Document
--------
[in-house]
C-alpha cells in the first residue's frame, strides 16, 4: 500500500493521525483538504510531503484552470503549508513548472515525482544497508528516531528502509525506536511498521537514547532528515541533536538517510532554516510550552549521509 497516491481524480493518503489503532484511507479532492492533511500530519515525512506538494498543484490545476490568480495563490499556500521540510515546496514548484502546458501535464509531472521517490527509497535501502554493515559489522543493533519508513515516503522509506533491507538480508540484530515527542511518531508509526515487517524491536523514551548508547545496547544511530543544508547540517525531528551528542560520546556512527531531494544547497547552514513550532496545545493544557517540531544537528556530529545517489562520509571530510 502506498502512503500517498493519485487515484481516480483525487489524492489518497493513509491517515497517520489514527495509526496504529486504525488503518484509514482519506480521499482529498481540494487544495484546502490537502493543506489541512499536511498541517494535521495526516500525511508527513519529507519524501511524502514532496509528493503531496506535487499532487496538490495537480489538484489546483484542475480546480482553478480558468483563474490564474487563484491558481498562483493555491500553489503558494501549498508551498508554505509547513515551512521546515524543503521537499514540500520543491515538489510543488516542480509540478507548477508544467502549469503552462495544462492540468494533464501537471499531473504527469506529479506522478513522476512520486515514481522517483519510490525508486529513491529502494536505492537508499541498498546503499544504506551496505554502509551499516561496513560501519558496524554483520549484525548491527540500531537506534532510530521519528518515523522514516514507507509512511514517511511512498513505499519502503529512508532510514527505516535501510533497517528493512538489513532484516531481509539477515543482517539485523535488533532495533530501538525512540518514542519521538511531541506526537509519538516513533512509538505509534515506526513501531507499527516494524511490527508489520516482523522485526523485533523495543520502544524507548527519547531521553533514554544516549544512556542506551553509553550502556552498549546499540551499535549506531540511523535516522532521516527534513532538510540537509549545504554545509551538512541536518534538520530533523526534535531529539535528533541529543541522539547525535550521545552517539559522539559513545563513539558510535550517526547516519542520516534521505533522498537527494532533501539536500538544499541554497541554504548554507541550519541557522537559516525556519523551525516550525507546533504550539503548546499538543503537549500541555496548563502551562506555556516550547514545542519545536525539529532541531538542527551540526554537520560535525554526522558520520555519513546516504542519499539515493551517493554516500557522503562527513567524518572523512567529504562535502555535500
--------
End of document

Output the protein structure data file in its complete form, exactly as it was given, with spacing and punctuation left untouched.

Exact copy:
[in-house]
C-alpha cells in the first residue's frame, strides 16, 4: 500500500493521525483538504510531503484552470503549508513548472515525482544497508528516531528502509525506536511498521537514547532528515541533536538517510532554516510550552549521509 497516491481524480493518503489503532484511507479532492492533511500530519515525512506538494498543484490545476490568480495563490499556500521540510515546496514548484502546458501535464509531472521517490527509497535501502554493515559489522543493533519508513515516503522509506533491507538480508540484530515527542511518531508509526515487517524491536523514551548508547545496547544511530543544508547540517525531528551528542560520546556512527531531494544547497547552514513550532496545545493544557517540531544537528556530529545517489562520509571530510 502506498502512503500517498493519485487515484481516480483525487489524492489518497493513509491517515497517520489514527495509526496504529486504525488503518484509514482519506480521499482529498481540494487544495484546502490537502493543506489541512499536511498541517494535521495526516500525511508527513519529507519524501511524502514532496509528493503531496506535487499532487496538490495537480489538484489546483484542475480546480482553478480558468483563474490564474487563484491558481498562483493555491500553489503558494501549498508551498508554505509547513515551512521546515524543503521537499514540500520543491515538489510543488516542480509540478507548477508544467502549469503552462495544462492540468494533464501537471499531473504527469506529479506522478513522476512520486515514481522517483519510490525508486529513491529502494536505492537508499541498498546503499544504506551496505554502509551499516561496513560501519558496524554483520549484525548491527540500531537506534532510530521519528518515523522514516514507507509512511514517511511512498513505499519502503529512508532510514527505516535501510533497517528493512538489513532484516531481509539477515543482517539485523535488533532495533530501538525512540518514542519521538511531541506526537509519538516513533512509538505509534515506526513501531507499527516494524511490527508489520516482523522485526523485533523495543520502544524507548527519547531521553533514554544516549544512556542506551553509553550502556552498549546499540551499535549506531540511523535516522532521516527534513532538510540537509549545504554545509551538512541536518534538520530533523526534535531529539535528533541529543541522539547525535550521545552517539559522539559513545563513539558510535550517526547516519542520516534521505533522498537527494532533501539536500538544499541554497541554504548554507541550519541557522537559516525556519523551525516550525507546533504550539503548546499538543503537549500541555496548563502551562506555556516550547514545542519545536525539529532541531538542527551540526554537520560535525554526522558520520555519513546516504542519499539515493551517493554516500557522503562527513567524518572523512567529504562535502555535500